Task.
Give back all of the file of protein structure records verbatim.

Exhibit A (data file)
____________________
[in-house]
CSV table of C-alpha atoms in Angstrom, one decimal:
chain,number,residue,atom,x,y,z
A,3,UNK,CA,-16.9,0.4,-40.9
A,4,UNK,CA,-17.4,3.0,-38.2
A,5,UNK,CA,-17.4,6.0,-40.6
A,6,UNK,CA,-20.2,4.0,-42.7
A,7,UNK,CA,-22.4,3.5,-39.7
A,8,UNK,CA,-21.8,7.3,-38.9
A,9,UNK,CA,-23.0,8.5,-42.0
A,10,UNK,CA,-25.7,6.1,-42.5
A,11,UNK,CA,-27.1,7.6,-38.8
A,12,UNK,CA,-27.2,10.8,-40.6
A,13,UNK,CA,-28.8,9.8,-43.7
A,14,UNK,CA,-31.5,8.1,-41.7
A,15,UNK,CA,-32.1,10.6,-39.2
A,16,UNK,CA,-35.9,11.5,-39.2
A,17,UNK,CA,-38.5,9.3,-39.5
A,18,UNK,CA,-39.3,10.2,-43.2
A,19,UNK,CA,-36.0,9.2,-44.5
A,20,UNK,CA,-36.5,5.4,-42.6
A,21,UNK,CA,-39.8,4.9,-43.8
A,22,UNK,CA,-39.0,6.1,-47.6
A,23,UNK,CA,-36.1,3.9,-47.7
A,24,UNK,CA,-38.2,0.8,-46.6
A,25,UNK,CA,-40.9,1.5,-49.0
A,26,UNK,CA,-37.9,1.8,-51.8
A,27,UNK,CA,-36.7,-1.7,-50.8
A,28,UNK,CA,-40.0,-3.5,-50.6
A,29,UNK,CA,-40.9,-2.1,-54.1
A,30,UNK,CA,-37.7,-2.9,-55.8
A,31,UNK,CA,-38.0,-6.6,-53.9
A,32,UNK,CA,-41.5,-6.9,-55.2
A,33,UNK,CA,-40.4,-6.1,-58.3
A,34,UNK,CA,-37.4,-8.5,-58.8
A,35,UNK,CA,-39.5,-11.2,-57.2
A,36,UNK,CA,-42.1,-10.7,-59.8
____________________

[in-house]
CSV table of C-alpha atoms in Angstrom, one decimal:
chain,number,residue,atom,x,y,z
A,3,UNK,CA,-16.9,0.4,-40.9
A,4,UNK,CA,-17.4,3.0,-38.2
A,5,UNK,CA,-17.4,6.0,-40.6
A,6,UNK,CA,-20.2,4.0,-42.7
A,7,UNK,CA,-22.4,3.5,-39.7
A,8,UNK,CA,-21.8,7.3,-38.9
A,9,UNK,CA,-23.0,8.5,-42.0
A,10,UNK,CA,-25.7,6.1,-42.5
A,11,UNK,CA,-27.1,7.6,-38.8
A,12,UNK,CA,-27.2,10.8,-40.6
A,13,UNK,CA,-28.8,9.8,-43.7
A,14,UNK,CA,-31.5,8.1,-41.7
A,15,UNK,CA,-32.1,10.6,-39.2
A,16,UNK,CA,-35.9,11.5,-39.2
A,17,UNK,CA,-38.5,9.3,-39.5
A,18,UNK,CA,-39.3,10.2,-43.2
A,19,UNK,CA,-36.0,9.2,-44.5
A,20,UNK,CA,-36.5,5.4,-42.6
A,21,UNK,CA,-39.8,4.9,-43.8
A,22,UNK,CA,-39.0,6.1,-47.6
A,23,UNK,CA,-36.1,3.9,-47.7
A,24,UNK,CA,-38.2,0.8,-46.6
A,25,UNK,CA,-40.9,1.5,-49.0
A,26,UNK,CA,-37.9,1.8,-51.8
A,27,UNK,CA,-36.7,-1.7,-50.8
A,28,UNK,CA,-40.0,-3.5,-50.6
A,29,UNK,CA,-40.9,-2.1,-54.1
A,30,UNK,CA,-37.7,-2.9,-55.8
A,31,UNK,CA,-38.0,-6.6,-53.9
A,32,UNK,CA,-41.5,-6.9,-55.2
A,33,UNK,CA,-40.4,-6.1,-58.3
A,34,UNK,CA,-37.4,-8.5,-58.8
A,35,UNK,CA,-39.5,-11.2,-57.2
A,36,UNK,CA,-42.1,-10.7,-59.8